Below is the text of the message from Psalm 46. I shared it in worship on May 29. Some folks have asked for it–
I did not understand what the words really meant. As a little girl, the words struck me as frightening, some of them even violent. And, yet, these were the very same words that gave me great comfort and courage.
You see, I spent the first 12 years of my life in a house filled with fear. My mother’s own life was not going as planned, and (we know now) she was suffering from significant clinical depression. In the absence of a diagnosis, she gave her depression another name. She called it “spirits.”
“There are spirits in our house,” she would whisper, with her eyes small and intense. “Spirits.”
She believed that our house had been built over an ancient Native American burial site. In reality, she and my oldest sister had read and re-read Jay Anson’s Amityville Horror and William Blatty’s The Exorcist too many times. She had seen the movie The Manitou. In some toxic jumble of possession film genre, latent Lutheran Sunday school lessons, and who knows what flight of imagination, she had convinced herself that demonic spirits explained our family’s problems and—more to the point—my father’s behavior. (My father’s problems had nothing to do with possession, but that’s another therapy session altogether.)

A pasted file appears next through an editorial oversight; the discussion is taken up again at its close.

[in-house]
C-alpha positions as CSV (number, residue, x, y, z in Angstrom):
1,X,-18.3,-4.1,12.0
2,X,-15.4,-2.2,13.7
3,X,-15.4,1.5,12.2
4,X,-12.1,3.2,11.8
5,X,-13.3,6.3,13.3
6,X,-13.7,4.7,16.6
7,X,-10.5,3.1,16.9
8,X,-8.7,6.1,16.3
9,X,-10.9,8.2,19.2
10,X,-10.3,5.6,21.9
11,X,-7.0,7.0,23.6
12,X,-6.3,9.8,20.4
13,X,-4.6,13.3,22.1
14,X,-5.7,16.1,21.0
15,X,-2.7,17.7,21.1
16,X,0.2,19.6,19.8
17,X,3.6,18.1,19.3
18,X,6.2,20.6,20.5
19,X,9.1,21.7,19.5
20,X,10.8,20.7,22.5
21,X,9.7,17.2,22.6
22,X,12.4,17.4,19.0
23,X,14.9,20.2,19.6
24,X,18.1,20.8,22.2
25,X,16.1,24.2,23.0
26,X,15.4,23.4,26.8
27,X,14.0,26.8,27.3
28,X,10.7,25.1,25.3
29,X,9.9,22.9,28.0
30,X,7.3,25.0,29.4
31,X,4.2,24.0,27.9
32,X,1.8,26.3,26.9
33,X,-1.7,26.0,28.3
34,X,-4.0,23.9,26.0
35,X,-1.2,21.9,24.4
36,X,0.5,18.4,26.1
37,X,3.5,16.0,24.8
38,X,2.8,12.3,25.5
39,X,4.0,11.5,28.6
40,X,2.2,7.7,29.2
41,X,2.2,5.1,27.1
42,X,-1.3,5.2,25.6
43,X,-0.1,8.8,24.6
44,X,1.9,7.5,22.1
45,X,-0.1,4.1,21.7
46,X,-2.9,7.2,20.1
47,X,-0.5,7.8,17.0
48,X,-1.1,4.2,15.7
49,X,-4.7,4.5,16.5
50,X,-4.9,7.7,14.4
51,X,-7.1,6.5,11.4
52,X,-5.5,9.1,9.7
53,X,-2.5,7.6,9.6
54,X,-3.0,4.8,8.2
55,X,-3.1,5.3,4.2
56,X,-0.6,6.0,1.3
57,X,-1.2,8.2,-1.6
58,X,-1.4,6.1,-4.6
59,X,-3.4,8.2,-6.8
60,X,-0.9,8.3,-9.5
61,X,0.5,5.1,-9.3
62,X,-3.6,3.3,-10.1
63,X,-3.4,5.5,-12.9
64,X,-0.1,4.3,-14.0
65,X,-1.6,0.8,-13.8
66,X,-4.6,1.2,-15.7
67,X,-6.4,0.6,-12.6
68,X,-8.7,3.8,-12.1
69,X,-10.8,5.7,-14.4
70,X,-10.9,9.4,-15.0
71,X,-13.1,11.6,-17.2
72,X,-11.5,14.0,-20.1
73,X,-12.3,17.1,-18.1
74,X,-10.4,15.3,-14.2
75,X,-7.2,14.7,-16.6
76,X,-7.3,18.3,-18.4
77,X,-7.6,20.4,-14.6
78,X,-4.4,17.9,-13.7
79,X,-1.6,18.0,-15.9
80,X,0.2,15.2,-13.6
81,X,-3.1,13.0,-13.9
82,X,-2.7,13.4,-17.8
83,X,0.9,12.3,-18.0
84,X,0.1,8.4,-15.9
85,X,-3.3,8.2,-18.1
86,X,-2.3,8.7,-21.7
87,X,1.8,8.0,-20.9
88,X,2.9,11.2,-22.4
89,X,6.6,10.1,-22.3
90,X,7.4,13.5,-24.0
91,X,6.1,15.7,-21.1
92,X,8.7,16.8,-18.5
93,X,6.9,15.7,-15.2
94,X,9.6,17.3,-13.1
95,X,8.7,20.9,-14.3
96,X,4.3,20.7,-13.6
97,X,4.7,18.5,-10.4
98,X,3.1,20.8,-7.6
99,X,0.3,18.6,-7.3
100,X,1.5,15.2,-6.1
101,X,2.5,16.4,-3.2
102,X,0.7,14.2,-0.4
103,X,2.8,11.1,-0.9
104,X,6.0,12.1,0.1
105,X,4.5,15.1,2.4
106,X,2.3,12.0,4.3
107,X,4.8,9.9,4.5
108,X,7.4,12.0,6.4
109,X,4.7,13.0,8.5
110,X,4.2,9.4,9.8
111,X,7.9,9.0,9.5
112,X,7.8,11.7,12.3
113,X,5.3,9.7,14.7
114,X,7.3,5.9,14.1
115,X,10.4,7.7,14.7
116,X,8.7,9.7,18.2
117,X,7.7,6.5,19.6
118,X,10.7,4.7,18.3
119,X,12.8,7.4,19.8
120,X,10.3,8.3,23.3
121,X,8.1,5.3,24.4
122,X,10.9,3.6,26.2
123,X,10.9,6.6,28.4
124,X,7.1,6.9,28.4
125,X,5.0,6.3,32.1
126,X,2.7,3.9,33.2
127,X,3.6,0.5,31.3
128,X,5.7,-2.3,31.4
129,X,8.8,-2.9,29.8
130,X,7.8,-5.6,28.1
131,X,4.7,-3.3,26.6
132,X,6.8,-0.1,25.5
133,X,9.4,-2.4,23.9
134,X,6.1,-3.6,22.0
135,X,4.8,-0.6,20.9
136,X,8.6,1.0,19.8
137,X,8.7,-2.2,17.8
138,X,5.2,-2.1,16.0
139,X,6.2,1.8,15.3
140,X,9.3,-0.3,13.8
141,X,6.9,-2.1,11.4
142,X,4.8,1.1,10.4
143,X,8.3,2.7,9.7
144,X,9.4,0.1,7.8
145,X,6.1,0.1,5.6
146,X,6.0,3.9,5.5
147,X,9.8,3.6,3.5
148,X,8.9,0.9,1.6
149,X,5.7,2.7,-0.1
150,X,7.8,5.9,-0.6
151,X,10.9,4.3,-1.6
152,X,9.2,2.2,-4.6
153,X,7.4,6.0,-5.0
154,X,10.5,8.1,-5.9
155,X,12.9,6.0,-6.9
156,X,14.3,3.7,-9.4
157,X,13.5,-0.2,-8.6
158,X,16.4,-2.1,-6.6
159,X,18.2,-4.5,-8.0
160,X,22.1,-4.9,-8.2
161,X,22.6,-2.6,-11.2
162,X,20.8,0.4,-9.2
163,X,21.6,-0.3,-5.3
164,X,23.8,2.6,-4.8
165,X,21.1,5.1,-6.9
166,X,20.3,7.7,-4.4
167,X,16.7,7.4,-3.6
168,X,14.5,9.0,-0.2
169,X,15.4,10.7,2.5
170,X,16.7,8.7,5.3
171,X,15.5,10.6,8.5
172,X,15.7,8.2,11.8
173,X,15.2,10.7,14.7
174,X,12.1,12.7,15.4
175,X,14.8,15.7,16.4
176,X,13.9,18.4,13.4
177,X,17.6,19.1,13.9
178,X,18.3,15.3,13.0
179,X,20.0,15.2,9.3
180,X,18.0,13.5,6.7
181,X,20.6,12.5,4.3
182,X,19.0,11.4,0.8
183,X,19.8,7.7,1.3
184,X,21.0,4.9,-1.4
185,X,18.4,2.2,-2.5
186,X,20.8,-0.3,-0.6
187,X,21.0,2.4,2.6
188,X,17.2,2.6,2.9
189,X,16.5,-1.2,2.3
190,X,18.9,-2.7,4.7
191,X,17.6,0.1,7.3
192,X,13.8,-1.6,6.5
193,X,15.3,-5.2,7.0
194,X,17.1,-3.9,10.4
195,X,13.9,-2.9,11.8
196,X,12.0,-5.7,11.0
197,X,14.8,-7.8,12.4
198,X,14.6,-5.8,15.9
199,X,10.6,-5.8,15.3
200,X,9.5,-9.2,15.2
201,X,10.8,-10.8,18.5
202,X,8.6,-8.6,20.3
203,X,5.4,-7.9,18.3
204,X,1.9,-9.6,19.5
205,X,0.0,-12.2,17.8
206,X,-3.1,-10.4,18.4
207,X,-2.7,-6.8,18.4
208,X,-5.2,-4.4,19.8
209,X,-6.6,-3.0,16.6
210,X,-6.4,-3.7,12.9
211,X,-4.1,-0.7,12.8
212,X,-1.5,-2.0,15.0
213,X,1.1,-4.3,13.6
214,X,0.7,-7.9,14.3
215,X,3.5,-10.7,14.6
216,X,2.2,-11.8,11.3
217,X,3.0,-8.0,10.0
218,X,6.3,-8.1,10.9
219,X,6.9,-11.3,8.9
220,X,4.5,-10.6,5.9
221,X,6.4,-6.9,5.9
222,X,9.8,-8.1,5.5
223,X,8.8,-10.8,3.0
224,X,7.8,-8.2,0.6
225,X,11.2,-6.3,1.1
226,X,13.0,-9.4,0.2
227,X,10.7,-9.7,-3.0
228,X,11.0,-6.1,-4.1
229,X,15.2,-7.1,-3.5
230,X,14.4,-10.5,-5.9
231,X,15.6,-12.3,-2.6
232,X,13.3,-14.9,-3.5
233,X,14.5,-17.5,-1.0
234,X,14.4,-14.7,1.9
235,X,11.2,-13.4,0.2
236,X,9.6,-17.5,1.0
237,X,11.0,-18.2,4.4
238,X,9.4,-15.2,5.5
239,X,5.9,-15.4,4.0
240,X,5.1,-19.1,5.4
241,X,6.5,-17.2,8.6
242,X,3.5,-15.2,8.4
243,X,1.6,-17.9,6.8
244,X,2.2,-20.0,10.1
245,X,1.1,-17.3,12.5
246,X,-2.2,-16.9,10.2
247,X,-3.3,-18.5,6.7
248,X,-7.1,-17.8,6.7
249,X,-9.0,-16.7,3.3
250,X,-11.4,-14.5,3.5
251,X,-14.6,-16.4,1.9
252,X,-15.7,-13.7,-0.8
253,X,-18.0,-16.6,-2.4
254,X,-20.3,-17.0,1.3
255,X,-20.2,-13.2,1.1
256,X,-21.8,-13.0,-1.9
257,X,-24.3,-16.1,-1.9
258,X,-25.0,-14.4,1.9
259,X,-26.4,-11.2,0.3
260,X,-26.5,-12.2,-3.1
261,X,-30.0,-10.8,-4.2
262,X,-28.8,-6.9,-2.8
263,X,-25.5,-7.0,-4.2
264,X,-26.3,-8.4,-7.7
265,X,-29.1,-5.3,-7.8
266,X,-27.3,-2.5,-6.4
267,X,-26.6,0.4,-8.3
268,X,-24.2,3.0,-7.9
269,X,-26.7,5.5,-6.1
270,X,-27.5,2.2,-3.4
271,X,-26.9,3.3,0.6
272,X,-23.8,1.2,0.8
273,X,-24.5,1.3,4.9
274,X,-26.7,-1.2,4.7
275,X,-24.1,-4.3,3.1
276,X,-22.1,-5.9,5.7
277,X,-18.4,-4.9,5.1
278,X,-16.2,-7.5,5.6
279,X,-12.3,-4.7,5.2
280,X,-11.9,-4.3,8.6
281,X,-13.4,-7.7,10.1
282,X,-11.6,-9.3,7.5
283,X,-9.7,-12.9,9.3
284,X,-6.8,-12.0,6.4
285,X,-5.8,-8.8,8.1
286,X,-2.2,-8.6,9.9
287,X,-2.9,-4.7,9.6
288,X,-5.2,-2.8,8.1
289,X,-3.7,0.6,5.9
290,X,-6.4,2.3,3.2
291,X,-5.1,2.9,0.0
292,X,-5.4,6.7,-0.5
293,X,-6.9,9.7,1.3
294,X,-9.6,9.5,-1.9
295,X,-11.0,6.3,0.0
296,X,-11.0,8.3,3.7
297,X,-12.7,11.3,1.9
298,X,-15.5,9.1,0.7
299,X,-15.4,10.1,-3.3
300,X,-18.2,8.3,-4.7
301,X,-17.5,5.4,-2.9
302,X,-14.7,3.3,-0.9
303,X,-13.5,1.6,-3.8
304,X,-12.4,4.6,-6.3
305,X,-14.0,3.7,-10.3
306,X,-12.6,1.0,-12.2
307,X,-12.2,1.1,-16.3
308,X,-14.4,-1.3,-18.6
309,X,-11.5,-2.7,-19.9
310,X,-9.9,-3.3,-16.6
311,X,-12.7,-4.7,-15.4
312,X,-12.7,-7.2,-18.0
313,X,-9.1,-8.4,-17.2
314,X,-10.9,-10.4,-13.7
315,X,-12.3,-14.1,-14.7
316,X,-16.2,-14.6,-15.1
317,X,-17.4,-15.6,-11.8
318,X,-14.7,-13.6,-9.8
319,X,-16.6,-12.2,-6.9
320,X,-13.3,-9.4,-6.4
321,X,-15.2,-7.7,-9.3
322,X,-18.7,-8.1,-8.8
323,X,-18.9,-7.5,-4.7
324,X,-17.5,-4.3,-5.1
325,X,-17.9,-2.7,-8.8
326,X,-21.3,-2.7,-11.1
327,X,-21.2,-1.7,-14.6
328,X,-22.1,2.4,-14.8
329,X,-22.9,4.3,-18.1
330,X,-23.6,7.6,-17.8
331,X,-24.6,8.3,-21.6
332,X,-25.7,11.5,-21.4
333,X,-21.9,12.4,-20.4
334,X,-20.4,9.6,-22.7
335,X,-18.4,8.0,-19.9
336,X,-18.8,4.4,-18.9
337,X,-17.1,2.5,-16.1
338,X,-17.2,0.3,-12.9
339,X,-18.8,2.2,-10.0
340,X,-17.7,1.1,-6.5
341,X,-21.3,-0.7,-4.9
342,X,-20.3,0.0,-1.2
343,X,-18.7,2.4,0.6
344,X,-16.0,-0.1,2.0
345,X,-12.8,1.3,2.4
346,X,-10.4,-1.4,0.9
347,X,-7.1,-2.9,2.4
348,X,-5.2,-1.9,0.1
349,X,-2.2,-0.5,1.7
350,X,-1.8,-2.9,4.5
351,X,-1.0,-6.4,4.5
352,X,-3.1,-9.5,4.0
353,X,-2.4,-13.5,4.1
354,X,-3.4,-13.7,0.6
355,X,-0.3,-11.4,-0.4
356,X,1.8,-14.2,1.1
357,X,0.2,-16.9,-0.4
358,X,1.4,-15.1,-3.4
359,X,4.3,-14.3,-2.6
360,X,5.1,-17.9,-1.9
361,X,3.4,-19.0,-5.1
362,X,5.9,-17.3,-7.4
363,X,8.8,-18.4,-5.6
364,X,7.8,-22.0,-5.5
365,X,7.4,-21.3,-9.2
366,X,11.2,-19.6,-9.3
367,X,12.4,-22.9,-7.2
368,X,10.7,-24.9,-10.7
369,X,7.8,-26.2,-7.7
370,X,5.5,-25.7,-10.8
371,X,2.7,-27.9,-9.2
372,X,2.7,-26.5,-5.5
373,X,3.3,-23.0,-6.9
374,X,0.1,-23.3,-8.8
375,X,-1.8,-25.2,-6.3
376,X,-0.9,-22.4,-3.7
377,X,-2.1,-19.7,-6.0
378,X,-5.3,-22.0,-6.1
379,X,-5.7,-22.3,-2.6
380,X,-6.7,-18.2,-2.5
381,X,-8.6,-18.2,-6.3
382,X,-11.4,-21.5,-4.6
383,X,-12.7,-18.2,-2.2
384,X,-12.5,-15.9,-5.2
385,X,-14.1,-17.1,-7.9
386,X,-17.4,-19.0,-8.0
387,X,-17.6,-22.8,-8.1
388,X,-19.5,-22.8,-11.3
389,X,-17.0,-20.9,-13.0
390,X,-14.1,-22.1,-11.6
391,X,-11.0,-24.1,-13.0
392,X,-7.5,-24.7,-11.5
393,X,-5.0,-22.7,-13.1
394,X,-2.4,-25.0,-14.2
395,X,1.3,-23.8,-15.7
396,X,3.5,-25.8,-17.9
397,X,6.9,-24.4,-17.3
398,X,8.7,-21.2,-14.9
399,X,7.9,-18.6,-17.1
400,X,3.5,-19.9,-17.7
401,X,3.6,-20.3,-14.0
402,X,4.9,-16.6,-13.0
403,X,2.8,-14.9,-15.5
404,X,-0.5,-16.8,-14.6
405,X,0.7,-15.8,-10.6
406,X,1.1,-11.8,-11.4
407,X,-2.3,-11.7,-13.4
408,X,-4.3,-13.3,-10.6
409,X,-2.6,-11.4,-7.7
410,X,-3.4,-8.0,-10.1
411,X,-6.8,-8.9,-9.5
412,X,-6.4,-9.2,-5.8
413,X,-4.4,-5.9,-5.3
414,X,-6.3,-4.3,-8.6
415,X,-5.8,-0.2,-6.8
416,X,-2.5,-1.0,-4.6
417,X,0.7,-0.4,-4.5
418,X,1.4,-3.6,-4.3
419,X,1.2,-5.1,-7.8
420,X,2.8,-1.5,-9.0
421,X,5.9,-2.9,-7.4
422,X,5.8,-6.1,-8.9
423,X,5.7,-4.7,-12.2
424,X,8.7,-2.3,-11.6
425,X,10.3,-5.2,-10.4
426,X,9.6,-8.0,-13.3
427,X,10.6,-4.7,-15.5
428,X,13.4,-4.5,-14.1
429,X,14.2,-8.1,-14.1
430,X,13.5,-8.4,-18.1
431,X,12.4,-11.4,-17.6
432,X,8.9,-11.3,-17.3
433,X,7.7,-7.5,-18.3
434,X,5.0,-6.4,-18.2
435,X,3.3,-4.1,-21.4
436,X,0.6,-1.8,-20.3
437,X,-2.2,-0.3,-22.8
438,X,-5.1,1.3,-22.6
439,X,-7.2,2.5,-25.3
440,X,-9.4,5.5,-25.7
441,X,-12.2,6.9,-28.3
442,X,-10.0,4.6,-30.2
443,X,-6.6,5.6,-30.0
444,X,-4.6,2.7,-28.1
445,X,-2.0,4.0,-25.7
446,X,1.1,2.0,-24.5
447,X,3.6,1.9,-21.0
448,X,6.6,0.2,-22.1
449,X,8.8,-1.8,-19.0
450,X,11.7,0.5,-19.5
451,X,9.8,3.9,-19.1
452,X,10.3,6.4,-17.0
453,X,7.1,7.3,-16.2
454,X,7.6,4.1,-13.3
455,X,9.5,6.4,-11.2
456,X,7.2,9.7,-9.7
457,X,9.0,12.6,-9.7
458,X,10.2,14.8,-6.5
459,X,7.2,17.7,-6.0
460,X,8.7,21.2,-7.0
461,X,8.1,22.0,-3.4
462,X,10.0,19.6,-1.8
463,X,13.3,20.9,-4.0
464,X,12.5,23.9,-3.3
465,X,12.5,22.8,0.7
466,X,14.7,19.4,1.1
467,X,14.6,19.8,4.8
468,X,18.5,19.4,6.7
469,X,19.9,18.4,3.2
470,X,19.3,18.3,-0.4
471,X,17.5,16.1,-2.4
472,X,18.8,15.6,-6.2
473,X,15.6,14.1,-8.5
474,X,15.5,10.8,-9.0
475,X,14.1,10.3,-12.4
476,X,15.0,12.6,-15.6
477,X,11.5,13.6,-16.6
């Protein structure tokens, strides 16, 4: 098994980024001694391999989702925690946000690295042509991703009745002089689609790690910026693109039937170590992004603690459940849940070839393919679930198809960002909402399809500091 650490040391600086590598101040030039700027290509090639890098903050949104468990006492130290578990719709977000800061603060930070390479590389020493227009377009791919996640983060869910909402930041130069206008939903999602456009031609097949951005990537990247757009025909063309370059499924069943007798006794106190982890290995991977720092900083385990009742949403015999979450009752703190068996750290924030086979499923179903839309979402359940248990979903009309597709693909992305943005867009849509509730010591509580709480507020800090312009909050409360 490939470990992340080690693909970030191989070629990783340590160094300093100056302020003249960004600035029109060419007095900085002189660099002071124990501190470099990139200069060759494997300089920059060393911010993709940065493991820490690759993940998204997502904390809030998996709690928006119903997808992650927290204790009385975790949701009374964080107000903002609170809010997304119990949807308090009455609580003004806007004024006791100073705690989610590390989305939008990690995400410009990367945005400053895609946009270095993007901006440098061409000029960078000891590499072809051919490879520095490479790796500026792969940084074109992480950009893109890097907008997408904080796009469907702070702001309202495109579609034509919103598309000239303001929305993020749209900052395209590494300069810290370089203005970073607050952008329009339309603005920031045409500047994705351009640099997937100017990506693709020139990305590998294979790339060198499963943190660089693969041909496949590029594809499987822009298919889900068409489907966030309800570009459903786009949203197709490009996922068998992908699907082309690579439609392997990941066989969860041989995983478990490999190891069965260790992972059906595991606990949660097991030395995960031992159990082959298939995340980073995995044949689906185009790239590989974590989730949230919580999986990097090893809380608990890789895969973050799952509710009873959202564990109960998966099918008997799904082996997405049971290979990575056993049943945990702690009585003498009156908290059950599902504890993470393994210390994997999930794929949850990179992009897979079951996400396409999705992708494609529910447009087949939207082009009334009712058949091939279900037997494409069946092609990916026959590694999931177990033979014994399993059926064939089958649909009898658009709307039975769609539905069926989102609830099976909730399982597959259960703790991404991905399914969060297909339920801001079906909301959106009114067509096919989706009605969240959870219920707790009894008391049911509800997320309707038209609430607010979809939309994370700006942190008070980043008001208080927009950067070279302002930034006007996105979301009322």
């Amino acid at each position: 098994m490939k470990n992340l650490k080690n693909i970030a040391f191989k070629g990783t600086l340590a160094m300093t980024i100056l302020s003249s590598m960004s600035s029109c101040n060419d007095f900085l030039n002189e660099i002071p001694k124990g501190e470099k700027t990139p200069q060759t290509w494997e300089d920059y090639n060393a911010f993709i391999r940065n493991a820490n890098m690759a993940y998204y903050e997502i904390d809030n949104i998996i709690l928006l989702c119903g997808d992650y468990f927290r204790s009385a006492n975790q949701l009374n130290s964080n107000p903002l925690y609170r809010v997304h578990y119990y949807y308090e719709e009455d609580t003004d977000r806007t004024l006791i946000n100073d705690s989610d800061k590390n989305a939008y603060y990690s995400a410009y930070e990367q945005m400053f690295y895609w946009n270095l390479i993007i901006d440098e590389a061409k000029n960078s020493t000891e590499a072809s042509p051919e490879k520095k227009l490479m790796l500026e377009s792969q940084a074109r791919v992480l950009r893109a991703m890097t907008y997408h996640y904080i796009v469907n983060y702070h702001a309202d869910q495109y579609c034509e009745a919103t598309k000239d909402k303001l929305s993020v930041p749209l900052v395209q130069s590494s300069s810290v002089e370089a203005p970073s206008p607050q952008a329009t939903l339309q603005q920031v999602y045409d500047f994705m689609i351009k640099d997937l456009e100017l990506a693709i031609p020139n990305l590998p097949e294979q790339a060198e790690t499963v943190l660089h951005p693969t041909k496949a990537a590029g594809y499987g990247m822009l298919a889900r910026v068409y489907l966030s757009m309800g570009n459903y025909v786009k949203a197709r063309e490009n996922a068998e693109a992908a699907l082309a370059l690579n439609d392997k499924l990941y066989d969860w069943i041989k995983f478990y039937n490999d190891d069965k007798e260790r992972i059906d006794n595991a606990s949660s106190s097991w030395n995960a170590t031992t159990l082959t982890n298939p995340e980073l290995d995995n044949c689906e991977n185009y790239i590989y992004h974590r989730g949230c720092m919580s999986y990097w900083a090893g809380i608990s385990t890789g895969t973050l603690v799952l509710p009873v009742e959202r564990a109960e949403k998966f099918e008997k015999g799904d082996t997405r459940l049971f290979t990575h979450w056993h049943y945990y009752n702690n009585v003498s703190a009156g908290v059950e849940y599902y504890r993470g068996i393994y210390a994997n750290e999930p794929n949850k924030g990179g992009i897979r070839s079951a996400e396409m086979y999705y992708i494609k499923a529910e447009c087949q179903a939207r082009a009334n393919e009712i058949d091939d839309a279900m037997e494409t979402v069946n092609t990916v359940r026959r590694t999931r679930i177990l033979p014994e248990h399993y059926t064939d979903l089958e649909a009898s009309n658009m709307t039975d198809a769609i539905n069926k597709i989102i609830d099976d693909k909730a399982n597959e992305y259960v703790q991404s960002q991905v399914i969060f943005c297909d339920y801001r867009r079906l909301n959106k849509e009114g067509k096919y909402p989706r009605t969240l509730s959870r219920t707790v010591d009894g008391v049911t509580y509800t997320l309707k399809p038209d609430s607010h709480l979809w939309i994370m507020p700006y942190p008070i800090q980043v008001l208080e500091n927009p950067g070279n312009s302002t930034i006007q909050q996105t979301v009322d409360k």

A recent rash of similar possession films merited mention by Michael Calia in the Wall Street Journal: “Possession stories can also resonate in a society worried about moral decay in general, a growing inability for individuals to take responsibility for their actions and be held accountable” (Michael Calia WSJ October 28, 2015).
My mother married a man who didn’t love her, nor did she love him. A move from Michigan to Arizona had only deepened her isolation. Poverty and my father’s long absences as he worked two jobs left her alone, afraid, with no one to hold responsible except herself, which she could not do. So, instead she insisted that the “spirits” were our problem. My oldest sister was already showing some signs of mental illness herself, so, between them, they spun more and more elaborate explanations for what filled the shadows in our home.